Wider Than The Sky Poetry Festival | Workshops
A Young People's Poetry Festival
Festival, Poetry, California, Youth, Young, High School, Teens, Writing
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Student Workshops

Mining the Poetic Unconscious

Kaveh Akbar
Transcendent American poet Max Ritvo wrote that if the world outside a poet’s head is more interesting than the world inside their head, they might as well become a journalist. His point: it’s what’s inside the poet’s mind, what (or who) is hooting or singing or moaning or gagging inside the poet’s own totally unique psychic ecosystem that allows the poet access to a singular voice. In this workshop we’ll try various methods of popping under our own hoods and exploring our cognitive machinery (using things like meditation and bibliomancy and Rorschach tests), mining our discoveries for poetic language and imagery and more. Leaving the workshop, we’ll have generated drafts, jumping off points for new poems, and hopefully, if all goes well, better relationships with the little voices in our heads.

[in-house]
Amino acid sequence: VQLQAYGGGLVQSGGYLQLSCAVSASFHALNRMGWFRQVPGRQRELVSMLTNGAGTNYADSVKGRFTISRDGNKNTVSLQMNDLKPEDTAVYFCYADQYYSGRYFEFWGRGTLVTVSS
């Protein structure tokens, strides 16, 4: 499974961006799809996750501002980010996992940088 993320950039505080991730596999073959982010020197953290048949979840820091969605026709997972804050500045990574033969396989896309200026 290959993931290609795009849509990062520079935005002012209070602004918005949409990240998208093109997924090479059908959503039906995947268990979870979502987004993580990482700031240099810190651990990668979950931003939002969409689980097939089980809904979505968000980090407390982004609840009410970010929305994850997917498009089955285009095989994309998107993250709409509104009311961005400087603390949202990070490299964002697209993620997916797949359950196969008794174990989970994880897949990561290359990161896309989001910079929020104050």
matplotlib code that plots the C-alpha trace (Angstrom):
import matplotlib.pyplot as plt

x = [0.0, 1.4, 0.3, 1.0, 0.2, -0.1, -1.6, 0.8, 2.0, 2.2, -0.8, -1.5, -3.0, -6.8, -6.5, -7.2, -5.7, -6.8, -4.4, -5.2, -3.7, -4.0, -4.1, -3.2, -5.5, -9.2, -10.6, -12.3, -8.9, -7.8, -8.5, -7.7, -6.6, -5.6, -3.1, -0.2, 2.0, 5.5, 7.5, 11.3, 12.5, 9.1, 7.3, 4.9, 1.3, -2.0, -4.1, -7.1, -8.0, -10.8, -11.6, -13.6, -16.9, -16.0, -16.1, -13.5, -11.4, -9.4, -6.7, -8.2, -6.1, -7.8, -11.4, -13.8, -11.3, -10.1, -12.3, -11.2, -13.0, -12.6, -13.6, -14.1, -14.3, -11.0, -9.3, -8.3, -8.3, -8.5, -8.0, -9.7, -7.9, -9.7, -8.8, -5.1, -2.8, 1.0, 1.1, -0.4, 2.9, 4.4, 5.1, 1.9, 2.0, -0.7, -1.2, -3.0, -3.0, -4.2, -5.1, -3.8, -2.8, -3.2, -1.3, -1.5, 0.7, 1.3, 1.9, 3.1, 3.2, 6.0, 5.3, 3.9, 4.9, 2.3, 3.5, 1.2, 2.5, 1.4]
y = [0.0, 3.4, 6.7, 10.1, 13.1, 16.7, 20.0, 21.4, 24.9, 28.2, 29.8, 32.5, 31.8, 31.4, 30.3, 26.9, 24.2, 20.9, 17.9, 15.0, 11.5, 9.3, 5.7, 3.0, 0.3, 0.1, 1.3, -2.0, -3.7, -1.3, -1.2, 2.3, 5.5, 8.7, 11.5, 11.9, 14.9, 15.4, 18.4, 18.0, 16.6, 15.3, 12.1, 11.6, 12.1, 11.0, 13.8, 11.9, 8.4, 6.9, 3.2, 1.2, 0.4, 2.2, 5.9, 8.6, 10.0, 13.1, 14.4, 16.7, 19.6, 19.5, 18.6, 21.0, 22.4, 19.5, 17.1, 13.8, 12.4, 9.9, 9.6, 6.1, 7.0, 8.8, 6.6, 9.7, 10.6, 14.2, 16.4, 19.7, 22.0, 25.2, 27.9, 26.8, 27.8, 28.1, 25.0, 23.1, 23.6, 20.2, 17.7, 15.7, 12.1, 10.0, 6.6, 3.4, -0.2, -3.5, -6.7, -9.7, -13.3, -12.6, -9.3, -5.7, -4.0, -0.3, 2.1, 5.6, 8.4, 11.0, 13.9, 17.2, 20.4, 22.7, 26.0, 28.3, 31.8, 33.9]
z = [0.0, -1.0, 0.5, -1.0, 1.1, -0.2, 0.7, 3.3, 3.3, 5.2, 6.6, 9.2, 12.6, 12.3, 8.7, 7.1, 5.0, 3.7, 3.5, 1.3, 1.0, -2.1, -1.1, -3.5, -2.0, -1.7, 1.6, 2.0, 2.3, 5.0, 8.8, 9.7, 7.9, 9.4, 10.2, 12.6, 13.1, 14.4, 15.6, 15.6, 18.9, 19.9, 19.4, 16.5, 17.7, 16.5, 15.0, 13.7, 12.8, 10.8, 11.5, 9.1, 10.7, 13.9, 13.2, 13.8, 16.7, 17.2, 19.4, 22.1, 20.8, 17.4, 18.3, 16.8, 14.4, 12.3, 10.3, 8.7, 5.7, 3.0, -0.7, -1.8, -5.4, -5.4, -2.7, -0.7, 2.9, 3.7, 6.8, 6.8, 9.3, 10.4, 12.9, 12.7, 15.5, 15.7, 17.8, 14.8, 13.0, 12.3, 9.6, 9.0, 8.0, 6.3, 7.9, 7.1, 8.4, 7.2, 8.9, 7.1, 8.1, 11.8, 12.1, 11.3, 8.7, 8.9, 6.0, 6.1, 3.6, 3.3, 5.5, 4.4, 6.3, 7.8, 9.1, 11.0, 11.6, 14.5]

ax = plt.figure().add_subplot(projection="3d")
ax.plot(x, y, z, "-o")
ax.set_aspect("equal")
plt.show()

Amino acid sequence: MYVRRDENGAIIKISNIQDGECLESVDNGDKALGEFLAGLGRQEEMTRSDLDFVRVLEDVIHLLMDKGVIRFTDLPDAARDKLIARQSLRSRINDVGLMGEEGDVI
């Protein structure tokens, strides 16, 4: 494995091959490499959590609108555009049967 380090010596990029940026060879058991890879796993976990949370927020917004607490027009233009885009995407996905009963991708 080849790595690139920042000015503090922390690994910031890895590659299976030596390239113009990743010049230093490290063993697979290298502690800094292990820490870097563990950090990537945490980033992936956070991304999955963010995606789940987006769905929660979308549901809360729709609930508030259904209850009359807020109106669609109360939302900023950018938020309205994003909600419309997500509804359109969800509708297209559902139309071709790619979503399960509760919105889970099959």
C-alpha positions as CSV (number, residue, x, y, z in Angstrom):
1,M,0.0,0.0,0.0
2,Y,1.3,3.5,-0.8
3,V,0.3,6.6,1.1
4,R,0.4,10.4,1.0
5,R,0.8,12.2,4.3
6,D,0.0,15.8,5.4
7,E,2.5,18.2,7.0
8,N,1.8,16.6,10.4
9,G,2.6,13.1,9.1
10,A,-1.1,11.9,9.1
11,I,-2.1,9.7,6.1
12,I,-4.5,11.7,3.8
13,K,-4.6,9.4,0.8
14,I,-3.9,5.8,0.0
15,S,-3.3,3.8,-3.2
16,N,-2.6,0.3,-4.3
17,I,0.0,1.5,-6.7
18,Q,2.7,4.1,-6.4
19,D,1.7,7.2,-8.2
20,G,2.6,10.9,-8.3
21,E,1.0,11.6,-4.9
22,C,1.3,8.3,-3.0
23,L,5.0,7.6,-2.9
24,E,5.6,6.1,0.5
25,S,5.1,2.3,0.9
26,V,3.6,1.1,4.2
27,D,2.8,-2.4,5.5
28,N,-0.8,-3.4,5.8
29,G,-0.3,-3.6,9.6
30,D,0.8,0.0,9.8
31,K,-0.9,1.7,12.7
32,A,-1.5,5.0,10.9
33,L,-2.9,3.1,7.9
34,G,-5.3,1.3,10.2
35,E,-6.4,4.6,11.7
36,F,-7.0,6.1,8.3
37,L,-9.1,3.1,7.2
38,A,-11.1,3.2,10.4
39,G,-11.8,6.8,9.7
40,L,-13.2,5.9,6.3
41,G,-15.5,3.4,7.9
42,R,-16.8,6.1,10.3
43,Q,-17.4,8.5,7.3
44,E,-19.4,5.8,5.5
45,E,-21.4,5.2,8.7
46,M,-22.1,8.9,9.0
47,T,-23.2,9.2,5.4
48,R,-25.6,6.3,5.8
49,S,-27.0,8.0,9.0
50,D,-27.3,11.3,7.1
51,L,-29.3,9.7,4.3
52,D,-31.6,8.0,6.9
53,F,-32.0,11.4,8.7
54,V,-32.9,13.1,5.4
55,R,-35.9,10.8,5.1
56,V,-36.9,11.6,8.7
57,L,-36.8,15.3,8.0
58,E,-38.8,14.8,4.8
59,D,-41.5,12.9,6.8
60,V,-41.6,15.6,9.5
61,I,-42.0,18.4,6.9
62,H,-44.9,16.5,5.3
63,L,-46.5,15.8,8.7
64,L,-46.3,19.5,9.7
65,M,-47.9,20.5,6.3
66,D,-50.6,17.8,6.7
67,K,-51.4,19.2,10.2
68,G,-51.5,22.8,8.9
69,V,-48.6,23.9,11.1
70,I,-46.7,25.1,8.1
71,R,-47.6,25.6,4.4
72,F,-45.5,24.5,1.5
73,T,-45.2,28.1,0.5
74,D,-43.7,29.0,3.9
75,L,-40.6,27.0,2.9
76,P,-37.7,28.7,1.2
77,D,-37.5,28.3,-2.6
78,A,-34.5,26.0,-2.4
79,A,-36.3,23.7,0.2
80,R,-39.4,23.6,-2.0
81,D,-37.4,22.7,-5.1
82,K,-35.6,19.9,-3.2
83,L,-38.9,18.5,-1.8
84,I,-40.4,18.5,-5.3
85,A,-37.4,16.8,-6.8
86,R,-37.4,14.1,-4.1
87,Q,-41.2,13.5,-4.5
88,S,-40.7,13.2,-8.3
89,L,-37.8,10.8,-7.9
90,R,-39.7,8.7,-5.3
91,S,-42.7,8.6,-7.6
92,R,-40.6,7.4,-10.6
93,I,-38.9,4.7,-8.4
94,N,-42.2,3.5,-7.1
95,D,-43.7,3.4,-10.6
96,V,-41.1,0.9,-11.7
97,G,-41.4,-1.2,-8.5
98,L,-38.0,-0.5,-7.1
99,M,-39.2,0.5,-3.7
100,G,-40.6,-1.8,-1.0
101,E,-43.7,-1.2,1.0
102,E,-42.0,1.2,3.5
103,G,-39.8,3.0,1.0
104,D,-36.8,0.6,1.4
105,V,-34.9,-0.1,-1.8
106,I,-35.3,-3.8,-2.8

The Art of Storytelling Through Emceeing and Spoken Word

Alex Alpharoah
This workshop is designed to help participants facilitate finding their own voices through the art of spoken word poetry, emceeing, rhyming, reasoning, and descriptive narratives, order for them to tell their own stories. No experience is needed. All levels are welcomed. using writing prompts, acting techniques, and imagination and creativity, every participant will walk away with the tools to create their own pieces of spoken word poetry.

Sound Explosions: Caribbean Poetry

Allison Conner
This workshop offers a broad introduction to Caribbean poetry, with a focus on the ways sound, rhythm, and language expand our possibilities for expression. We’ll look at creoles/nation languages, dub poetry, music, and poems that push beyond the confines of the stanza. Participants will craft their own sound experiments through writing prompts based on our discussion. All skill levels are welcome.

I Just Want to Feel Everything

Joshua Jennifer Espinoza